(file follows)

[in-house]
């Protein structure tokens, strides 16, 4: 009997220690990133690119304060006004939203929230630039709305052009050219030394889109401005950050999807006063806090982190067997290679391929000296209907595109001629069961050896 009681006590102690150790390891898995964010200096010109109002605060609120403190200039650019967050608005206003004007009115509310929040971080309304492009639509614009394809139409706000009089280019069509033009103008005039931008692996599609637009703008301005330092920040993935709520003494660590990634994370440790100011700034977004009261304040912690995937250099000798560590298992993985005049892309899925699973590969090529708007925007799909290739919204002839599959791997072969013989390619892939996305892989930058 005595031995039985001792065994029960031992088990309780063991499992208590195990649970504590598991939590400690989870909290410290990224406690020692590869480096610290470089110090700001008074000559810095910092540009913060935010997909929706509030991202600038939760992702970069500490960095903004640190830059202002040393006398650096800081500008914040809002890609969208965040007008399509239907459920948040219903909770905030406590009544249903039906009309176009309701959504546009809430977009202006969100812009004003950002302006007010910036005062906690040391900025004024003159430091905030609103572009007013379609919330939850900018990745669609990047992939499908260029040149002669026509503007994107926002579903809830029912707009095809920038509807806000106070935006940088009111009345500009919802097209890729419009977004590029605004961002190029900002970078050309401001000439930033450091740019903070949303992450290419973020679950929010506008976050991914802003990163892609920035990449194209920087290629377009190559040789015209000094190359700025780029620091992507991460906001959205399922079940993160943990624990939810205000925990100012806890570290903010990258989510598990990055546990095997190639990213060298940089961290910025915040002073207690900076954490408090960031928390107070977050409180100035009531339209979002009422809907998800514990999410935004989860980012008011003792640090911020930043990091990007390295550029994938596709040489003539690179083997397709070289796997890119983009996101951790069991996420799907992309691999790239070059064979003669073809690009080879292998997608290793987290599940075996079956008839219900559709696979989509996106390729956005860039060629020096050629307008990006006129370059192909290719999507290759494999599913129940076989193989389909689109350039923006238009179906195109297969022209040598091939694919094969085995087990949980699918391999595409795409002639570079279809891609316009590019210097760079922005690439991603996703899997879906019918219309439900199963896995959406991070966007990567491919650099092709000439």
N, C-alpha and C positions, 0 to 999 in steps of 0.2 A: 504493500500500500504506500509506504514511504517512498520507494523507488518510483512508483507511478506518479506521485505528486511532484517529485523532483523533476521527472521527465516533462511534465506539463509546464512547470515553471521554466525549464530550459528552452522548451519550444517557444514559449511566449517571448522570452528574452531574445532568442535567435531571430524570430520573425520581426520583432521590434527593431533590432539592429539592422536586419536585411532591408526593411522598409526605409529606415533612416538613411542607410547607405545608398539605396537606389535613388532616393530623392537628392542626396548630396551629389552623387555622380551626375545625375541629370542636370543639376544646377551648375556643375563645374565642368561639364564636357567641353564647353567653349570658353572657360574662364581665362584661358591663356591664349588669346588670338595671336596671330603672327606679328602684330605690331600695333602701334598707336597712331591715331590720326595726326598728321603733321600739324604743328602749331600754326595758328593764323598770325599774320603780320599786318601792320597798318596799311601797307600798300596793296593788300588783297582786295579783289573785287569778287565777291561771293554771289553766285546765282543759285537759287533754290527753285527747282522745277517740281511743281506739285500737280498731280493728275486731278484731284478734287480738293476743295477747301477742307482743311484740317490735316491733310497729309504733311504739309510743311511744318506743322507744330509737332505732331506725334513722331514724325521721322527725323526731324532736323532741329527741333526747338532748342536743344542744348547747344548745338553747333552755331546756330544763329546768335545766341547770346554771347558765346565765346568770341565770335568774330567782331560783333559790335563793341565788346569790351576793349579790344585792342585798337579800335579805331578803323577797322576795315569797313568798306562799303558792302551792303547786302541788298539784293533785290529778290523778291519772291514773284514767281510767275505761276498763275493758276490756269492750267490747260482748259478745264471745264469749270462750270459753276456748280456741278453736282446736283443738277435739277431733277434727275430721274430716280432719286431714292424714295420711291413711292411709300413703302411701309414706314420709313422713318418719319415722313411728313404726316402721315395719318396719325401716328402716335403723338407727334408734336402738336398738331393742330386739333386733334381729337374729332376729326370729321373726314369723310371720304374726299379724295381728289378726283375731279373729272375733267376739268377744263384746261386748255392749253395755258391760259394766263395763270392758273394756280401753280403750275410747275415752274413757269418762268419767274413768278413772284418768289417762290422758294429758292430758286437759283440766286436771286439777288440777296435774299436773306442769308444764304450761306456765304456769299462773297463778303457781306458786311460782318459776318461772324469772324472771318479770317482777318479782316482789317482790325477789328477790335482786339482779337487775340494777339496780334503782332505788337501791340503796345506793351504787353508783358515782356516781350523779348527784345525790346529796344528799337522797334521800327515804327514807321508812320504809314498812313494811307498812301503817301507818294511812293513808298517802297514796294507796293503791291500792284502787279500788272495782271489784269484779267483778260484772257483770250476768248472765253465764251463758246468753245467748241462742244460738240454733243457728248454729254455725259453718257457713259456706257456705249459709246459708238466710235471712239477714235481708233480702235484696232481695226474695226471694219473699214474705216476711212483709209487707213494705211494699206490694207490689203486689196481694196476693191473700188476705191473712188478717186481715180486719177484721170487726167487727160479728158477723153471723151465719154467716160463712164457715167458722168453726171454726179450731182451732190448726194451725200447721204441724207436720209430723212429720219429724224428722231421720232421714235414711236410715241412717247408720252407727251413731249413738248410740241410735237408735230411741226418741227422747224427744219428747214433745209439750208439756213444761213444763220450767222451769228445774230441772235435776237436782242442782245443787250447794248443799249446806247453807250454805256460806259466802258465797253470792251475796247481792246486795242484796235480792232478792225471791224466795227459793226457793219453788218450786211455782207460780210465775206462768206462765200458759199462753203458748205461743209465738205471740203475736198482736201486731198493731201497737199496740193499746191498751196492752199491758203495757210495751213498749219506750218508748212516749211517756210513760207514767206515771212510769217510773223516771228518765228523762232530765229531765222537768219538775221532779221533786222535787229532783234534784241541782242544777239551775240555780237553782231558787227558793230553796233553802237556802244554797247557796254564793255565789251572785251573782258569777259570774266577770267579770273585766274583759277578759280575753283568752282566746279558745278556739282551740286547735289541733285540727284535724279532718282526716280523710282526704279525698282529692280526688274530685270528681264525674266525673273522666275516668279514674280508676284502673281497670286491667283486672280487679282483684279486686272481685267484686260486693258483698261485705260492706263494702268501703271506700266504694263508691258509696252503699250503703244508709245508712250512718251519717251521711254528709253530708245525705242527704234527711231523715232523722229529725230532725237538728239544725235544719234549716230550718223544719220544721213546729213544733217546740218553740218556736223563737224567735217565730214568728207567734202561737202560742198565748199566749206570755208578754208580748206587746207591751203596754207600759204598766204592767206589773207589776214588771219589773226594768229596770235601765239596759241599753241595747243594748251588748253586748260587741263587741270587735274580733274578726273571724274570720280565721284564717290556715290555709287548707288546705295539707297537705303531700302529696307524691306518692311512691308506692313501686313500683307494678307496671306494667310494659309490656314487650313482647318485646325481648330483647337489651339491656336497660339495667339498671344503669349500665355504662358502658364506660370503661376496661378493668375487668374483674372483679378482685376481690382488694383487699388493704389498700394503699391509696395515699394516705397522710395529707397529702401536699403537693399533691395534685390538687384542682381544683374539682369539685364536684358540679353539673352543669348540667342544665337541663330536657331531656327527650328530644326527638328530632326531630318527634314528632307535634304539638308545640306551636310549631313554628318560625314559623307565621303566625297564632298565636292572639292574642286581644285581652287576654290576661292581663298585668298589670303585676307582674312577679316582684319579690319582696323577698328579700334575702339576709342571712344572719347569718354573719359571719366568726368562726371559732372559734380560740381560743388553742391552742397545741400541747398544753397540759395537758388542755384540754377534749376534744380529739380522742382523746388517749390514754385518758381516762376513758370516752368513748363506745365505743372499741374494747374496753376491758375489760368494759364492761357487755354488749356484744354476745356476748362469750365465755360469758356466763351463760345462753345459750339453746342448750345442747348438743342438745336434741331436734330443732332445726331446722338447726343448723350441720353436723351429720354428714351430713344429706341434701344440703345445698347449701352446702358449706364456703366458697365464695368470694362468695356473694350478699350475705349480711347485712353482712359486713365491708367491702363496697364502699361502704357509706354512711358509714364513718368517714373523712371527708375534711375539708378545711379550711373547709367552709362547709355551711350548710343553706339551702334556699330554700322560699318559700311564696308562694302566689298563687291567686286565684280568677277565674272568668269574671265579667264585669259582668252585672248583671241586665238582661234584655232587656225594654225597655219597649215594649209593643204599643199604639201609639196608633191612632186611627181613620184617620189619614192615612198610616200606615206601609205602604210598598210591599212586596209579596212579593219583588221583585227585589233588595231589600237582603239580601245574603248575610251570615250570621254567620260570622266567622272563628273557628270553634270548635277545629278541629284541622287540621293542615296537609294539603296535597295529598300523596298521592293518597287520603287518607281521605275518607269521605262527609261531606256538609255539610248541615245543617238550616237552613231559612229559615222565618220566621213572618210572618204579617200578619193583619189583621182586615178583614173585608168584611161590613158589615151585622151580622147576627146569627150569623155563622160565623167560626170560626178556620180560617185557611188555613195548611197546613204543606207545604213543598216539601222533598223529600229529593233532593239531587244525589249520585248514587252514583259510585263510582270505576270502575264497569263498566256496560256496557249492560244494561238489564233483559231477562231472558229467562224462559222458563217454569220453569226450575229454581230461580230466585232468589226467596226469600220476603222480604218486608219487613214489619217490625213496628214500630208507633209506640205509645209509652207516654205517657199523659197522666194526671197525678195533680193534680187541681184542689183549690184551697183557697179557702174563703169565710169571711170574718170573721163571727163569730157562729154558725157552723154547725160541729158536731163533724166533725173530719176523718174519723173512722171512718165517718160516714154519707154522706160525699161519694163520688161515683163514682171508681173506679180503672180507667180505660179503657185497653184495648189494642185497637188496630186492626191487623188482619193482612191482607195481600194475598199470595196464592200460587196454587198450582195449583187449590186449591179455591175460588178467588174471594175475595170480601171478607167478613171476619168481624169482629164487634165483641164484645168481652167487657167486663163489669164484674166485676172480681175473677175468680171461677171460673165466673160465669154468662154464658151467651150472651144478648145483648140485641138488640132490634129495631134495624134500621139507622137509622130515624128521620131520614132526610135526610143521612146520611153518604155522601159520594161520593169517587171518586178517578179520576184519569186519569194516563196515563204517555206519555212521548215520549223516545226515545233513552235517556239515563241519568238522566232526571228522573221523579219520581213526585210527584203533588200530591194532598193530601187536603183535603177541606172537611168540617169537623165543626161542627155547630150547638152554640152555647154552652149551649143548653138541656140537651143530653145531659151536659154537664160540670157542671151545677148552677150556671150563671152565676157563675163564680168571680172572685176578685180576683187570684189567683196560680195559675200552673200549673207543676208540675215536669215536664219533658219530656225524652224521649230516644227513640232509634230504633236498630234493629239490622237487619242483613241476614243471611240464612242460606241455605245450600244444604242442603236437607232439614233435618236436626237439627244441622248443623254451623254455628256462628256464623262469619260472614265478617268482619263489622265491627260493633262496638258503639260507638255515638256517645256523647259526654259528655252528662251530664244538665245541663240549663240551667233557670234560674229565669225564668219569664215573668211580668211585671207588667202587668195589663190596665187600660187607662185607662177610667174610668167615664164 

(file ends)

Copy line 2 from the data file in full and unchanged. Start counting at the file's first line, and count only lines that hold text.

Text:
């Protein structure tokens, strides 16, 4: 009997220690990133690119304060006004939203929230630039709305052009050219030394889109401005950050999807006063806090982190067997290679391929000296209907595109001629069961050896 009681006590102690150790390891898995964010200096010109109002605060609120403190200039650019967050608005206003004007009115509310929040971080309304492009639509614009394809139409706000009089280019069509033009103008005039931008692996599609637009703008301005330092920040993935709520003494660590990634994370440790100011700034977004009261304040912690995937250099000798560590298992993985005049892309899925699973590969090529708007925007799909290739919204002839599959791997072969013989390619892939996305892989930058 005595031995039985001792065994029960031992088990309780063991499992208590195990649970504590598991939590400690989870909290410290990224406690020692590869480096610290470089110090700001008074000559810095910092540009913060935010997909929706509030991202600038939760992702970069500490960095903004640190830059202002040393006398650096800081500008914040809002890609969208965040007008399509239907459920948040219903909770905030406590009544249903039906009309176009309701959504546009809430977009202006969100812009004003950002302006007010910036005062906690040391900025004024003159430091905030609103572009007013379609919330939850900018990745669609990047992939499908260029040149002669026509503007994107926002579903809830029912707009095809920038509807806000106070935006940088009111009345500009919802097209890729419009977004590029605004961002190029900002970078050309401001000439930033450091740019903070949303992450290419973020679950929010506008976050991914802003990163892609920035990449194209920087290629377009190559040789015209000094190359700025780029620091992507991460906001959205399922079940993160943990624990939810205000925990100012806890570290903010990258989510598990990055546990095997190639990213060298940089961290910025915040002073207690900076954490408090960031928390107070977050409180100035009531339209979002009422809907998800514990999410935004989860980012008011003792640090911020930043990091990007390295550029994938596709040489003539690179083997397709070289796997890119983009996101951790069991996420799907992309691999790239070059064979003669073809690009080879292998997608290793987290599940075996079956008839219900559709696979989509996106390729956005860039060629020096050629307008990006006129370059192909290719999507290759494999599913129940076989193989389909689109350039923006238009179906195109297969022209040598091939694919094969085995087990949980699918391999595409795409002639570079279809891609316009590019210097760079922005690439991603996703899997879906019918219309439900199963896995959406991070966007990567491919650099092709000439």